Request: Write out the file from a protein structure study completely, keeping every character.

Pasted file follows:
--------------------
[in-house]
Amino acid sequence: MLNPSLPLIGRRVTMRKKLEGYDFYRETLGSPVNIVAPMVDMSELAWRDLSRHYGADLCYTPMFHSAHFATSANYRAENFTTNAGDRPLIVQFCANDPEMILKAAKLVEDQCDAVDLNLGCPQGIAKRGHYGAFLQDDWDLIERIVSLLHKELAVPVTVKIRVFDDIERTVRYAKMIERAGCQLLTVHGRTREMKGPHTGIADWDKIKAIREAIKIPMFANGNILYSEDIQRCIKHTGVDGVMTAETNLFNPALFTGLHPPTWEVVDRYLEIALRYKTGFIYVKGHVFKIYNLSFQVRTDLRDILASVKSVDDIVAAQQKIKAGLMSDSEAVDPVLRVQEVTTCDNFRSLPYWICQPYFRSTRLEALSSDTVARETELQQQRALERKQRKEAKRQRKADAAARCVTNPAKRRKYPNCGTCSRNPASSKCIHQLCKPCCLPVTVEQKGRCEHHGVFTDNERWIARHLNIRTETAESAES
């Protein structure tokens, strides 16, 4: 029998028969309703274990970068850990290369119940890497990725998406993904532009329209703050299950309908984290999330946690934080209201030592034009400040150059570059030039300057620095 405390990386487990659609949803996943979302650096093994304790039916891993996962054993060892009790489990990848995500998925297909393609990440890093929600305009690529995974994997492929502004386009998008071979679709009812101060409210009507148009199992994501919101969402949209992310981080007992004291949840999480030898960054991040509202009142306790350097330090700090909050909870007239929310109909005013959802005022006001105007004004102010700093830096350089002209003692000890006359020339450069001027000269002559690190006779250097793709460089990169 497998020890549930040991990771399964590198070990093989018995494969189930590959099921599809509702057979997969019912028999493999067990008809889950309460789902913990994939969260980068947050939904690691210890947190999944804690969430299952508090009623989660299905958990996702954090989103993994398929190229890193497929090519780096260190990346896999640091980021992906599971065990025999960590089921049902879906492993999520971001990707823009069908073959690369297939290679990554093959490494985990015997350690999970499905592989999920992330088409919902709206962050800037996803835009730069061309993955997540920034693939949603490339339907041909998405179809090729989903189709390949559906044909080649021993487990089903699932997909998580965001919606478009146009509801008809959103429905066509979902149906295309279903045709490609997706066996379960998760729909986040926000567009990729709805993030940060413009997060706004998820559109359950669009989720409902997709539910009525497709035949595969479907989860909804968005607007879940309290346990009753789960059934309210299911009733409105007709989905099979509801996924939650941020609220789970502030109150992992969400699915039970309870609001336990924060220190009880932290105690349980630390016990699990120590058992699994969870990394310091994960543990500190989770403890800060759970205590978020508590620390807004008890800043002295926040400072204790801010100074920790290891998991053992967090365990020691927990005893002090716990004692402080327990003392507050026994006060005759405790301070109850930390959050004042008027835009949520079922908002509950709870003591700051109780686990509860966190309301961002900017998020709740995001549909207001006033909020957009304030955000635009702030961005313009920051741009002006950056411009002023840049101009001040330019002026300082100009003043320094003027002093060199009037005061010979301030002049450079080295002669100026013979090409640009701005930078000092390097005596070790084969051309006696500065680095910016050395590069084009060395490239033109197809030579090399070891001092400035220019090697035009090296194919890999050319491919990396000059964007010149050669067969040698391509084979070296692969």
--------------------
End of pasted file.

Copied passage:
[in-house]
Amino acid sequence: MLNPSLPLIGRRVTMRKKLEGYDFYRETLGSPVNIVAPMVDMSELAWRDLSRHYGADLCYTPMFHSAHFATSANYRAENFTTNAGDRPLIVQFCANDPEMILKAAKLVEDQCDAVDLNLGCPQGIAKRGHYGAFLQDDWDLIERIVSLLHKELAVPVTVKIRVFDDIERTVRYAKMIERAGCQLLTVHGRTREMKGPHTGIADWDKIKAIREAIKIPMFANGNILYSEDIQRCIKHTGVDGVMTAETNLFNPALFTGLHPPTWEVVDRYLEIALRYKTGFIYVKGHVFKIYNLSFQVRTDLRDILASVKSVDDIVAAQQKIKAGLMSDSEAVDPVLRVQEVTTCDNFRSLPYWICQPYFRSTRLEALSSDTVARETELQQQRALERKQRKEAKRQRKADAAARCVTNPAKRRKYPNCGTCSRNPASSKCIHQLCKPCCLPVTVEQKGRCEHHGVFTDNERWIARHLNIRTETAESAES
């Protein structure tokens, strides 16, 4: 029998028969309703274990970068850990290369119940890497990725998406993904532009329209703050299950309908984290999330946690934080209201030592034009400040150059570059030039300057620095 405390990386487990659609949803996943979302650096093994304790039916891993996962054993060892009790489990990848995500998925297909393609990440890093929600305009690529995974994997492929502004386009998008071979679709009812101060409210009507148009199992994501919101969402949209992310981080007992004291949840999480030898960054991040509202009142306790350097330090700090909050909870007239929310109909005013959802005022006001105007004004102010700093830096350089002209003692000890006359020339450069001027000269002559690190006779250097793709460089990169 497998020890549930040991990771399964590198070990093989018995494969189930590959099921599809509702057979997969019912028999493999067990008809889950309460789902913990994939969260980068947050939904690691210890947190999944804690969430299952508090009623989660299905958990996702954090989103993994398929190229890193497929090519780096260190990346896999640091980021992906599971065990025999960590089921049902879906492993999520971001990707823009069908073959690369297939290679990554093959490494985990015997350690999970499905592989999920992330088409919902709206962050800037996803835009730069061309993955997540920034693939949603490339339907041909998405179809090729989903189709390949559906044909080649021993487990089903699932997909998580965001919606478009146009509801008809959103429905066509979902149906295309279903045709490609997706066996379960998760729909986040926000567009990729709805993030940060413009997060706004998820559109359950669009989720409902997709539910009525497709035949595969479907989860909804968005607007879940309290346990009753789960059934309210299911009733409105007709989905099979509801996924939650941020609220789970502030109150992992969400699915039970309870609001336990924060220190009880932290105690349980630390016990699990120590058992699994969870990394310091994960543990500190989770403890800060759970205590978020508590620390807004008890800043002295926040400072204790801010100074920790290891998991053992967090365990020691927990005893002090716990004692402080327990003392507050026994006060005759405790301070109850930390959050004042008027835009949520079922908002509950709870003591700051109780686990509860966190309301961002900017998020709740995001549909207001006033909020957009304030955000635009702030961005313009920051741009002006950056411009002023840049101009001040330019002026300082100009003043320094003027002093060199009037005061010979301030002049450079080295002669100026013979090409640009701005930078000092390097005596070790084969051309006696500065680095910016050395590069084009060395490239033109197809030579090399070891001092400035220019090697035009090296194919890999050319491919990396000059964007010149050669067969040698391509084979070296692969």